For the wheels that are predicted to pass the cornering fatigue test, design engineers may consider to put weight reduction holes on the back of the spokes to further reduce the weight of the wheel. It becomes a typical structural optimization problem: to minimize the weight of the wheel, subject to geometry and fatigue constraints. This problem can be formulated as follows:

min. 

s.t.   

                                                                                                (5)

where x is the vector of design variables, such as the size, shape, depth, and position of the weight reduction holes;  are the explicit constraints, that is, the constraints that can be written explicitly in terms of design variables, such as the geometry constraints on the size of the hole.

Constraint  is a binary constraint. If the current design x (with the weight reduction holes) falls in the safe zone inside the Goodman’s line, then , otherwise . The fatigue constraint is the so-called “implicit constraint.” It cannot be expressed as an analytical function in terms of design variables. Evaluating the constraint is quite expensive. Moreover, the constraint is in the form of “pass-or-fail,” “feasible-or-infeasible.” The numeric function value of the constraint does not exist, let alone its first derivative.

This type of implicit constraints is quite common in engineering optimization problems involving complicated computer simulation or experiments. This type of optimization problems cannot be solved by simply applying certain numerical optimization algorithms. In the next section, a “Sequential Neural-Network Approximation Method (the SNA method)” is presented to handle this type of structural optimization problem.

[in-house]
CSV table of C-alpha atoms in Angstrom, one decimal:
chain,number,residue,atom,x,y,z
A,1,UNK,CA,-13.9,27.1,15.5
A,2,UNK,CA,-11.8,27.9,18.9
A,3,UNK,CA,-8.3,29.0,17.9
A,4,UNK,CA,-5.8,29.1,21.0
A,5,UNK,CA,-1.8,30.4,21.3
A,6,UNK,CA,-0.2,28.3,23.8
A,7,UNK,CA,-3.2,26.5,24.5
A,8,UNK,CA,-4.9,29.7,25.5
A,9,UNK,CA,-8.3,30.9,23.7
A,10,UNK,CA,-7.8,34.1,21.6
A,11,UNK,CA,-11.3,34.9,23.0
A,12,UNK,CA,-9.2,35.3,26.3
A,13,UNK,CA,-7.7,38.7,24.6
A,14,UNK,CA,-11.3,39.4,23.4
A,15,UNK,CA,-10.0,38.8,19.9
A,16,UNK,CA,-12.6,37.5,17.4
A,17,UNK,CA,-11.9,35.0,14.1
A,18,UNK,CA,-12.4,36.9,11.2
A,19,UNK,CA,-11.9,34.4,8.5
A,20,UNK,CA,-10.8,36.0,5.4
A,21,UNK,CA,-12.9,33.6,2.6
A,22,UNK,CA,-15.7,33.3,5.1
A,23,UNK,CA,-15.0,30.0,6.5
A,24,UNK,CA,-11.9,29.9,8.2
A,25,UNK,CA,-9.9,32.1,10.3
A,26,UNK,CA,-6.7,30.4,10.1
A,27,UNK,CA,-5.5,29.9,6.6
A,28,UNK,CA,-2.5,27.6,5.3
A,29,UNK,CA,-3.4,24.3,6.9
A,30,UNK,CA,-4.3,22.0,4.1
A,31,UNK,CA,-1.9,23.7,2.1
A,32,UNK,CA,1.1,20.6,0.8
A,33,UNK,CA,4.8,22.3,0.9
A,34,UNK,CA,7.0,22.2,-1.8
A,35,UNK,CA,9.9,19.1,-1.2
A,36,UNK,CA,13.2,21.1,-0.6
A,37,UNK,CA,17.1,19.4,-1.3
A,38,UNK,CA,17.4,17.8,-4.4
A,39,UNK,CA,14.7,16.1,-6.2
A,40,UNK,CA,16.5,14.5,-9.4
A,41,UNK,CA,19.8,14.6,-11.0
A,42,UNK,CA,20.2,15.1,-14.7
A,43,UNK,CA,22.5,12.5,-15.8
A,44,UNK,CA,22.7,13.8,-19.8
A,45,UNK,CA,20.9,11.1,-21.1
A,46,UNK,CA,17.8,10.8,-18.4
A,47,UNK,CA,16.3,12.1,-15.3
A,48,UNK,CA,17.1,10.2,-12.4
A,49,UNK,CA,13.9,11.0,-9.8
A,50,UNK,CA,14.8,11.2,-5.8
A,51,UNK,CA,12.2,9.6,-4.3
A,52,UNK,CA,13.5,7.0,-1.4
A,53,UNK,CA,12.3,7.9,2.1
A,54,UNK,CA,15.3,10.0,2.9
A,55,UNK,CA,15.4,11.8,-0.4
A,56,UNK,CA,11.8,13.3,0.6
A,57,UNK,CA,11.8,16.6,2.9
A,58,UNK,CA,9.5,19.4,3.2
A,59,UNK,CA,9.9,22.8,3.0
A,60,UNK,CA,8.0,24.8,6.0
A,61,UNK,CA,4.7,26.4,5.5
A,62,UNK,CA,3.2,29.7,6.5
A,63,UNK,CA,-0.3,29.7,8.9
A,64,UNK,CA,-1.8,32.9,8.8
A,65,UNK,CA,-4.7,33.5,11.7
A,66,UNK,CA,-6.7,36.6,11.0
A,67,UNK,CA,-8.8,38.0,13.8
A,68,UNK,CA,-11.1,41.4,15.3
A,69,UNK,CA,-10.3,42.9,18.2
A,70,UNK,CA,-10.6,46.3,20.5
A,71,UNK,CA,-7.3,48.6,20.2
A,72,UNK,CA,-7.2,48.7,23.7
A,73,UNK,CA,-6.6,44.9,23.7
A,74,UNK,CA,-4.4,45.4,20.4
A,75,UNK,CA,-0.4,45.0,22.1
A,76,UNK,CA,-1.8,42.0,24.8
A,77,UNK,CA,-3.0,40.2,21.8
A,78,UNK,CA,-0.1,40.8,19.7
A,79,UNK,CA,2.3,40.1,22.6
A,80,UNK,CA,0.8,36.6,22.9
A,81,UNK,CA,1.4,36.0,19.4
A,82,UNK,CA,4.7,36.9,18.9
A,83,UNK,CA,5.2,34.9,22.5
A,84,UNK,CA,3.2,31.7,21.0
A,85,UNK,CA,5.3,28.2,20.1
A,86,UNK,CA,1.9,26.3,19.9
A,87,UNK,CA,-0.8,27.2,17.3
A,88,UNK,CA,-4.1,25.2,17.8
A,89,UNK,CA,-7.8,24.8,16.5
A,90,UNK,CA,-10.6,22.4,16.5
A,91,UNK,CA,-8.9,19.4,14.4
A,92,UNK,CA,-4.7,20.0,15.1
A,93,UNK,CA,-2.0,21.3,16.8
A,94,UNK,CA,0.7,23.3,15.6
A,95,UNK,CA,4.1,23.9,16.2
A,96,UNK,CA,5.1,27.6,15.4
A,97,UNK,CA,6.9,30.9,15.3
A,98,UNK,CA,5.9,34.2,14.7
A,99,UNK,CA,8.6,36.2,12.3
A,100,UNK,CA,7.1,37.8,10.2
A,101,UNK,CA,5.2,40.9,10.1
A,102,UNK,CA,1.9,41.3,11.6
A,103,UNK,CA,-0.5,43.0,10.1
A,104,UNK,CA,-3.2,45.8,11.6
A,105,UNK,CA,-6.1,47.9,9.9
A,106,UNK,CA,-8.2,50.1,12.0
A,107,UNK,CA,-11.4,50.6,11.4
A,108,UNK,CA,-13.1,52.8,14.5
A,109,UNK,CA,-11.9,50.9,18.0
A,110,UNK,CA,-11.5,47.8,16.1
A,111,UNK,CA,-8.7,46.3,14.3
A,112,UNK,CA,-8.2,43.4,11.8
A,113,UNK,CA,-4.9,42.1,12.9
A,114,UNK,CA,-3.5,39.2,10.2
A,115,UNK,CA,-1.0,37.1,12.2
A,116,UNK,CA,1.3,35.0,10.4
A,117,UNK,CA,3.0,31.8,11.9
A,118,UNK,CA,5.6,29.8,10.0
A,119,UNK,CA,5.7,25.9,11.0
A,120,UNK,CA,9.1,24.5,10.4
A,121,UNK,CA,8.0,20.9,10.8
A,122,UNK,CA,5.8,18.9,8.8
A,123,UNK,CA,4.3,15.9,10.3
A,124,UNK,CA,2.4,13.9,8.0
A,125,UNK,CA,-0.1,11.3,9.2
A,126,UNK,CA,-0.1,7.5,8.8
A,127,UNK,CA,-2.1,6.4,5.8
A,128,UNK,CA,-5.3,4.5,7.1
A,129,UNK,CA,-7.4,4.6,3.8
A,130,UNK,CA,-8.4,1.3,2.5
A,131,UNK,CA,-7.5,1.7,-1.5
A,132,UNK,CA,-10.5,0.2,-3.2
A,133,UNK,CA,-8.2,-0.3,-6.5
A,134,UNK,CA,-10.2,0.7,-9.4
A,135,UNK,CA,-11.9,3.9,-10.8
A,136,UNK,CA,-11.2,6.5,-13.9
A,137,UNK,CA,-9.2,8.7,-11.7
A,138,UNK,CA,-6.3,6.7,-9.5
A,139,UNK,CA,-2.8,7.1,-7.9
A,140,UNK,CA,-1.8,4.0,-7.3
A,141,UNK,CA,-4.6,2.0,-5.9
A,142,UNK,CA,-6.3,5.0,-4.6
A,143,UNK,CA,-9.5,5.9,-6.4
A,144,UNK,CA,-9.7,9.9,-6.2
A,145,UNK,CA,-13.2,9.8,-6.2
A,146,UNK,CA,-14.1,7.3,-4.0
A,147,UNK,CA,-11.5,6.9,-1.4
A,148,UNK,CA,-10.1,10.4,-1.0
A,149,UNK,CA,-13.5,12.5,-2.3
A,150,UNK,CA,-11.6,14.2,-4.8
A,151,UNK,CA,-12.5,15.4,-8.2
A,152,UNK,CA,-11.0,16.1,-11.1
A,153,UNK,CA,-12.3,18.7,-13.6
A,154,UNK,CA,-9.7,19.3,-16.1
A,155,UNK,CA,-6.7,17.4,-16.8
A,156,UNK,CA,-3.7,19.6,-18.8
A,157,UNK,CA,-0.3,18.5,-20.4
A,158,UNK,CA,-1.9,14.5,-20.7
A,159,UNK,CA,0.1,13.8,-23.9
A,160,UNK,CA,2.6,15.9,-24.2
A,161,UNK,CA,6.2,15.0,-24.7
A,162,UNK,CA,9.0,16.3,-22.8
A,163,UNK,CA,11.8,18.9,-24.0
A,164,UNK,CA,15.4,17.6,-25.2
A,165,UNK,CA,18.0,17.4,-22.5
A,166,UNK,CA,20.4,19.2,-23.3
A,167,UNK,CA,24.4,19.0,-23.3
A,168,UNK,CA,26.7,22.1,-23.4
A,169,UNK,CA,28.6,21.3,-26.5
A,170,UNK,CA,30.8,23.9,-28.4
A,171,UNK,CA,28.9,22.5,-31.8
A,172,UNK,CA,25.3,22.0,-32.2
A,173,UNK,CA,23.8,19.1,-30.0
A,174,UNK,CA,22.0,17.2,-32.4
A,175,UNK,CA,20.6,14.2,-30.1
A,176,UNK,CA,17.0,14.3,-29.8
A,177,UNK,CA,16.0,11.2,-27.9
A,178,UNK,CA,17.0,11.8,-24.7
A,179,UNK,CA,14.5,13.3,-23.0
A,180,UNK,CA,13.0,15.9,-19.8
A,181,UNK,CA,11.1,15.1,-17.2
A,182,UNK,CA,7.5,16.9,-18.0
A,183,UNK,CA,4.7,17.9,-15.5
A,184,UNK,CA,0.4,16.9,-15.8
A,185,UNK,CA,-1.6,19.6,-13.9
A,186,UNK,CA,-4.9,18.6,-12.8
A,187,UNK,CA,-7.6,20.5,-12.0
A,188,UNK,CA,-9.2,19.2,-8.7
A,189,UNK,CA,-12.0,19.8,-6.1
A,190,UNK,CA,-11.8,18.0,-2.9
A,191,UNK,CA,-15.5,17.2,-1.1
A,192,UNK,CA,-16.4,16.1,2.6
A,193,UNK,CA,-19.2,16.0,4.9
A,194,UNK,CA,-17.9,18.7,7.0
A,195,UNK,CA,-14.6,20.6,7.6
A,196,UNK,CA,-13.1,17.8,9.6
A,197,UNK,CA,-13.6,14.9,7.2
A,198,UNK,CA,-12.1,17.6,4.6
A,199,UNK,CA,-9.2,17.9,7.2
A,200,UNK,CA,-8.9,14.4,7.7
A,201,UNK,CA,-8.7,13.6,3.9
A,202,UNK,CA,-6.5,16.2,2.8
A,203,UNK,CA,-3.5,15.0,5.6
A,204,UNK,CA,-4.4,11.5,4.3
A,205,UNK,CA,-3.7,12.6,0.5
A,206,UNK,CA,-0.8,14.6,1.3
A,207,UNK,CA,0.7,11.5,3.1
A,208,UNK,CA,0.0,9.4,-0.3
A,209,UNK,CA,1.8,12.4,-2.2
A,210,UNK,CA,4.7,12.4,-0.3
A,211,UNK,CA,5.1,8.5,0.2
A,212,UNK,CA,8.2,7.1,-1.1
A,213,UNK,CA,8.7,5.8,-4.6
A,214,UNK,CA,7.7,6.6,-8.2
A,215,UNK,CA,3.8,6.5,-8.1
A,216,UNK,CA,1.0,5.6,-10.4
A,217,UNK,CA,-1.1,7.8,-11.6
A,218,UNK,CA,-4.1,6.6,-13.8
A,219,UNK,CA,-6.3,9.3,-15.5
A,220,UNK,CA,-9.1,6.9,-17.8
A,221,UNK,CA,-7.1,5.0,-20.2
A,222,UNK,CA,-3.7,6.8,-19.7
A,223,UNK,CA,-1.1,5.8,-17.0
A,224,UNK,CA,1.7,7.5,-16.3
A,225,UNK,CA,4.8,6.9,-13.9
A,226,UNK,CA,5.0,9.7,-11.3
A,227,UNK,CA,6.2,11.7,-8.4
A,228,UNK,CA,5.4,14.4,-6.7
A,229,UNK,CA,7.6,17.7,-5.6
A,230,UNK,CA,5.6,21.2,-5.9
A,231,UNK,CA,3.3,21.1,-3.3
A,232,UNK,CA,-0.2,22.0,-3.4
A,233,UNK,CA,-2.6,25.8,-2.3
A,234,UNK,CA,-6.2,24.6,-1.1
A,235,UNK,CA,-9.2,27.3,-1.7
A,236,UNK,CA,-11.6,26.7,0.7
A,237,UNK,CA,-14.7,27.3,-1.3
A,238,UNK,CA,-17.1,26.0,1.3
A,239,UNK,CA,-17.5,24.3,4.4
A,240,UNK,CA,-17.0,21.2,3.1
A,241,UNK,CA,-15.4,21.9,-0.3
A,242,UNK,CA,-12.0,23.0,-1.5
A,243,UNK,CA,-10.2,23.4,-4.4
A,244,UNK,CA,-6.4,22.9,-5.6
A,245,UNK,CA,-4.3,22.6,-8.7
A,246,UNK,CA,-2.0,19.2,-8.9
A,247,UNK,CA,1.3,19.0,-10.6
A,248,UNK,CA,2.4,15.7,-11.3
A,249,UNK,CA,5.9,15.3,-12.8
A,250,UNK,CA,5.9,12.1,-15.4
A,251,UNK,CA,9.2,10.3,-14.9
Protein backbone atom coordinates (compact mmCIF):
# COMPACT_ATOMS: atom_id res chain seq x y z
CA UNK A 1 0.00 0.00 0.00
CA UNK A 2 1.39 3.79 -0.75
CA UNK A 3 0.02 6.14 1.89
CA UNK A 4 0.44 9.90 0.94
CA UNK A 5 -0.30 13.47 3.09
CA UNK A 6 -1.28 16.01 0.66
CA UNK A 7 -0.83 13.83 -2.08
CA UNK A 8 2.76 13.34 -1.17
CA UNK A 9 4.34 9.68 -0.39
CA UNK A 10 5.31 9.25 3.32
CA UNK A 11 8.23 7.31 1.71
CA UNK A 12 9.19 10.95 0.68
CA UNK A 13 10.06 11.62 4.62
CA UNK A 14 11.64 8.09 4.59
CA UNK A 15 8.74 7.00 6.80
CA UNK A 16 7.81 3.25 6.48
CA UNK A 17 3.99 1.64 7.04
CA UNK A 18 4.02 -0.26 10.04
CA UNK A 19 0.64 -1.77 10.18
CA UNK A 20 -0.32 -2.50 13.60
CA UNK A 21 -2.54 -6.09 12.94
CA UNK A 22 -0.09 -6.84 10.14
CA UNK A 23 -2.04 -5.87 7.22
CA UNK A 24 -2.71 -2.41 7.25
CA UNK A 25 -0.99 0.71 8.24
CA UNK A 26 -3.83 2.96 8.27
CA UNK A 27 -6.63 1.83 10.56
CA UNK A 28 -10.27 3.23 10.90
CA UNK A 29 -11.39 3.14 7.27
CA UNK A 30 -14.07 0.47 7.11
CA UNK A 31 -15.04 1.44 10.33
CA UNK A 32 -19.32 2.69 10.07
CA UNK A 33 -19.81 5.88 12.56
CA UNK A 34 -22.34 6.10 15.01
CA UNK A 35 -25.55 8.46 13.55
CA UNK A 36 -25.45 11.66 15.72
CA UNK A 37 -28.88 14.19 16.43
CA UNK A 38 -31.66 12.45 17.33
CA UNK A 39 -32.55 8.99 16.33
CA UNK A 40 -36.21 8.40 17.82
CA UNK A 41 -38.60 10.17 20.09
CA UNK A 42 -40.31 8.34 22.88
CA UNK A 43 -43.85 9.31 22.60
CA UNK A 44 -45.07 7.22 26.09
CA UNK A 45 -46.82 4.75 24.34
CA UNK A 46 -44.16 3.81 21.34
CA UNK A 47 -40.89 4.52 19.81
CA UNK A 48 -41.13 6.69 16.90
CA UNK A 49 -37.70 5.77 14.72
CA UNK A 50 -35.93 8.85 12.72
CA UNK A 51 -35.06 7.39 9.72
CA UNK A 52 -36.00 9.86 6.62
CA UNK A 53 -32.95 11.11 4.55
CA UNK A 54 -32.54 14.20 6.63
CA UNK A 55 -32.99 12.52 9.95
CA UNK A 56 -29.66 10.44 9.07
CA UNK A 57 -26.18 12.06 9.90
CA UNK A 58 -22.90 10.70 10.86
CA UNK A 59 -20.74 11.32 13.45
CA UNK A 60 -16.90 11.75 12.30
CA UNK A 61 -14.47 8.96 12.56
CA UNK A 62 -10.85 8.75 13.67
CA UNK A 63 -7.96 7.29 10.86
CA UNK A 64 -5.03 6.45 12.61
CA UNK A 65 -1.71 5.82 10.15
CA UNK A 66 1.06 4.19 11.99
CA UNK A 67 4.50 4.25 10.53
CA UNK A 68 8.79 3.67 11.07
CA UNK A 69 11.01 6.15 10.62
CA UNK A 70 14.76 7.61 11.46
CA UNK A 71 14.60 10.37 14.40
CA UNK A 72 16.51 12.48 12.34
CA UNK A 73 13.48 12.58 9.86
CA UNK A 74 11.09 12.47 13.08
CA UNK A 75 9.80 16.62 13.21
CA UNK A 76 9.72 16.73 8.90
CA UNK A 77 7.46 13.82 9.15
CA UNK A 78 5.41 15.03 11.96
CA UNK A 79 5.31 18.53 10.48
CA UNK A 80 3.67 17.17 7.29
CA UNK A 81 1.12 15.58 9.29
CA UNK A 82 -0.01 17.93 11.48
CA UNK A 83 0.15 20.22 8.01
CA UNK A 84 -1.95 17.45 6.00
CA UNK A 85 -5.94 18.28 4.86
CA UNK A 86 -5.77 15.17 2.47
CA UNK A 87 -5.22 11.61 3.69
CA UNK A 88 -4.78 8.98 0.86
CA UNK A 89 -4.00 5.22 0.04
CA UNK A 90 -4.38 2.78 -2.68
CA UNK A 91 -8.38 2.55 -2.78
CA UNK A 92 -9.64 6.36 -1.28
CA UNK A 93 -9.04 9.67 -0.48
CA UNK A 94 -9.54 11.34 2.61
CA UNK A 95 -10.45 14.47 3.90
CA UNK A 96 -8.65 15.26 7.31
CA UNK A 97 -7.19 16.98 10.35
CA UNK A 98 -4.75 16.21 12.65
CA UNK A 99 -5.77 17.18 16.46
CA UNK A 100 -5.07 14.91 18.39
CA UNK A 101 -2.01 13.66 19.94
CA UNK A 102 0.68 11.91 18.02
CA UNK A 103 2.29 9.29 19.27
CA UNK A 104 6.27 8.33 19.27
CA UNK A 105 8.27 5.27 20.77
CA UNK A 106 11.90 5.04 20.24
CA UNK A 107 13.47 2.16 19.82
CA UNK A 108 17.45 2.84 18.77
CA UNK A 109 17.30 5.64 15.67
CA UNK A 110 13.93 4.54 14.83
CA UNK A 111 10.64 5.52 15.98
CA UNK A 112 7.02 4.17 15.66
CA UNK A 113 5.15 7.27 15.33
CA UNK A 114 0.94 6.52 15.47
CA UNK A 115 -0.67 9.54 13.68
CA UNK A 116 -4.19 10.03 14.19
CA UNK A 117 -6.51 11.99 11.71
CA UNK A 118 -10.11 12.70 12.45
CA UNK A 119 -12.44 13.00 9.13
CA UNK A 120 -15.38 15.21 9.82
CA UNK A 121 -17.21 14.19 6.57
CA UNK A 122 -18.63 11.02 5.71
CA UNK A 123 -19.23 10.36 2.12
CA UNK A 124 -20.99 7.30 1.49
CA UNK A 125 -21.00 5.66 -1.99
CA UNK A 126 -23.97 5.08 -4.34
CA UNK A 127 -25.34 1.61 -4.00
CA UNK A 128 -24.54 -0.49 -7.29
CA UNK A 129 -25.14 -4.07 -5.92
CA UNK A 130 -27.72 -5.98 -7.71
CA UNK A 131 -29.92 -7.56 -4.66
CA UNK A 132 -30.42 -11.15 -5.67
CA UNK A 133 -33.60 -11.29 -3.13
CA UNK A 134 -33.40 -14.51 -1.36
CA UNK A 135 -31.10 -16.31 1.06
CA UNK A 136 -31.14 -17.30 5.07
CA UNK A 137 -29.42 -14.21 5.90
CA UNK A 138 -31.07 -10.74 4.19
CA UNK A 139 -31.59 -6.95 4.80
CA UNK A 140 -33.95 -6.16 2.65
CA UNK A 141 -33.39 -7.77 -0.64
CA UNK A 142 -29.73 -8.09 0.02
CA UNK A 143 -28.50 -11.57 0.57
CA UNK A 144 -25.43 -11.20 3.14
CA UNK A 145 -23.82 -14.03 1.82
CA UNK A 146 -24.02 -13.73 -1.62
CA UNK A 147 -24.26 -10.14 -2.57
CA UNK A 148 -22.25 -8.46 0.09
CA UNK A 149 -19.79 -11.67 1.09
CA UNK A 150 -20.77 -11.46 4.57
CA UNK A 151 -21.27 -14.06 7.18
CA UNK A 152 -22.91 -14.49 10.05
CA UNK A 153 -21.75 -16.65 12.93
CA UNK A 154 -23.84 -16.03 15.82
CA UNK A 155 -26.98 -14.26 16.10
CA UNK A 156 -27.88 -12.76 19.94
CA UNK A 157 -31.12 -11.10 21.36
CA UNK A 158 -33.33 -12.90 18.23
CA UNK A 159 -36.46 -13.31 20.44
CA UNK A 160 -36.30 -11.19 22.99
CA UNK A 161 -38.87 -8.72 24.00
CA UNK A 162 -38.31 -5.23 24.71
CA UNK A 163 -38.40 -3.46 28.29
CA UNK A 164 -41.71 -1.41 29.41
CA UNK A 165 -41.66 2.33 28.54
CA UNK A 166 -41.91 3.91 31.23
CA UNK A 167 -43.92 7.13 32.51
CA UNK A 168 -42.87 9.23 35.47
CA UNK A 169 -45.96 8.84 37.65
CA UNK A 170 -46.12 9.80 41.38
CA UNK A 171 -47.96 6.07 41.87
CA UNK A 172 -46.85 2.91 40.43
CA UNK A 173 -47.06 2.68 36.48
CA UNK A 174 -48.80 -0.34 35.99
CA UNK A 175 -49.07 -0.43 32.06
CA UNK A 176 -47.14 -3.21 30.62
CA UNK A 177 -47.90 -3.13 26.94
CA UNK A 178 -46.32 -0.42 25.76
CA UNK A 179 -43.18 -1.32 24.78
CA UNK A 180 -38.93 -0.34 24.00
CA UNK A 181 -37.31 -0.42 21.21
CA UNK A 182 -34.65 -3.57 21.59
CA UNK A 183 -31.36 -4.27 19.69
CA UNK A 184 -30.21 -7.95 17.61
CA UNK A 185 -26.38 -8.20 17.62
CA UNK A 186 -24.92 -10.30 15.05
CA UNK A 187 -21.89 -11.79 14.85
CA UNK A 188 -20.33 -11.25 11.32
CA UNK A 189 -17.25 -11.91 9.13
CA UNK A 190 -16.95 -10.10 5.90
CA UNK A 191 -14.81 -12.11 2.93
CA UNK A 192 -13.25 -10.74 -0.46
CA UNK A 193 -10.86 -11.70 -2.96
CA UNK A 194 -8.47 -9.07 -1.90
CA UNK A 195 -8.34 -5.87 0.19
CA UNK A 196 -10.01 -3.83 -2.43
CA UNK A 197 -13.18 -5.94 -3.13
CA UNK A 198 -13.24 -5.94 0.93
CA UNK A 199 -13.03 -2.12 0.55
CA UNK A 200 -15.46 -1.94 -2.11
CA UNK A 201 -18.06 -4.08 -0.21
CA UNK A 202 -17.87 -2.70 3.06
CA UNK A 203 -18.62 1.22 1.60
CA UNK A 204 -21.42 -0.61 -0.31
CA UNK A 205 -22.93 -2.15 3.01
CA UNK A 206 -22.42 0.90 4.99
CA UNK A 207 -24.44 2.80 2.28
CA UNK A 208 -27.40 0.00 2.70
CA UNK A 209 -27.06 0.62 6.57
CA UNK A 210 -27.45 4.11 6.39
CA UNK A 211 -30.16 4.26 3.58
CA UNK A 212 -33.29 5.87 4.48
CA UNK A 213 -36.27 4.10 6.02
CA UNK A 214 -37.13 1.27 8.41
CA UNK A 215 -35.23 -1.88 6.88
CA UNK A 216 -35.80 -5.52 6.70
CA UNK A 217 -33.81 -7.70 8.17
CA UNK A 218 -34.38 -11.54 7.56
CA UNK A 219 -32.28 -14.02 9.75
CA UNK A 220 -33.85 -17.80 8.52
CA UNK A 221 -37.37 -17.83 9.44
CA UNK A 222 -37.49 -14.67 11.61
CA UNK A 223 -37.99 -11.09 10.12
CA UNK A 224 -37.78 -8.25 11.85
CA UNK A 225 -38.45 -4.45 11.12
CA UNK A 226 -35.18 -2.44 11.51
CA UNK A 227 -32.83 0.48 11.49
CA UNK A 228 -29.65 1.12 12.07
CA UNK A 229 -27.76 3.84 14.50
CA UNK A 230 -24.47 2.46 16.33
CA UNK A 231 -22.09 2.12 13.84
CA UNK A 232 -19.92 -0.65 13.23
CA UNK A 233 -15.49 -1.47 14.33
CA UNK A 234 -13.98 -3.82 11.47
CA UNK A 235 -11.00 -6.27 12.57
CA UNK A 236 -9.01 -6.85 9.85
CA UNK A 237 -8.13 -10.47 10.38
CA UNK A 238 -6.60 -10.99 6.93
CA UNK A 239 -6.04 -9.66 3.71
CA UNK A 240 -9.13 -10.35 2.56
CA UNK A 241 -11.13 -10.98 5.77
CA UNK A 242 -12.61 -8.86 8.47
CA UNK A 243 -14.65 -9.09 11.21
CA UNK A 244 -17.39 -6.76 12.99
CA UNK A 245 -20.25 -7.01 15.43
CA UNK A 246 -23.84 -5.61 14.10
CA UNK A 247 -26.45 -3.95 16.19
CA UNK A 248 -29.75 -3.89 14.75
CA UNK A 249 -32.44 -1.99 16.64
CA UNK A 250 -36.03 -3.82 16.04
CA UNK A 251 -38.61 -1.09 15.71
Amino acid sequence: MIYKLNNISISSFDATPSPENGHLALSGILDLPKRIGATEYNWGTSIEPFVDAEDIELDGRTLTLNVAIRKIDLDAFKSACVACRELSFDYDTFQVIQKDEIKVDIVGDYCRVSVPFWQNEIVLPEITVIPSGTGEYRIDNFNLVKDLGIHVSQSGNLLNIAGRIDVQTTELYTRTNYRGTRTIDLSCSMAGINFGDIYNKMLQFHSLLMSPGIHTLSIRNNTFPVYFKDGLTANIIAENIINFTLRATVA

Using Neural Networks for Optimization

Hopfield and Tank [1985] extended neural network applications to optimization problems. In the Hopfield model, the optimization problem is converted into a problem of minimizing an energy function formulated by the design restraints. Lee and Chen [1991] further explored the idea of applying neural network technology in design optimization. In their approach, neural networks were used to simulate the constraint functions. Oda and Mizukami [1993] developed an application of a “mutual combination-type” neural network to the optimal design problems of truss structure. The Hopfield model and the quadratic energy function are used to solve the design problems, and the method is able to obtain feasible solutions for several optimal design problems.

In the SNA method presented in this paper, the neural networks are used to simulate the feasible domain formed by the implicit constraints. In this design case, Eq.(5) can be thought of as a hard, exact problem because of the existence of the fatigue constraint. It is approximated by a “simple” approximate problem below

min. 

s.t.   

                                                                                                      (6)

where the binary constraint  approximates the feasible domain of the fatigue constraint. If , the design point  is feasible; if , the design point  is infeasible. For convenience, the optimization model in Eq.(5) will be denoted  throughout the paper, and the approximate model in Eq.(6) will be denoted .  is a “simple” model because once the training of the neural networks is completed, the computational cost of evaluating  is much less than that of evaluating the implicit constraint .

To illustrate the SNA method, the wheel design case with circular weight reduction holes is first presented, as shown in Figure 7. There are two design variables h (depth of the hole) and r (radius of the hole) in this case, and each variable has 11 possible discrete values:

,

.

Note that these discrete values are not equally spaced. Higher resolution is used when the radius and the depth of the hole are large. The position of the center of the hole is fixed. The explicit geometry constraint  is already reflected in the range of the discrete values. Note that the objective function  is also an explicit function. In this case,

                                                                                    (7)

where W is the weight of the wheel without the holes.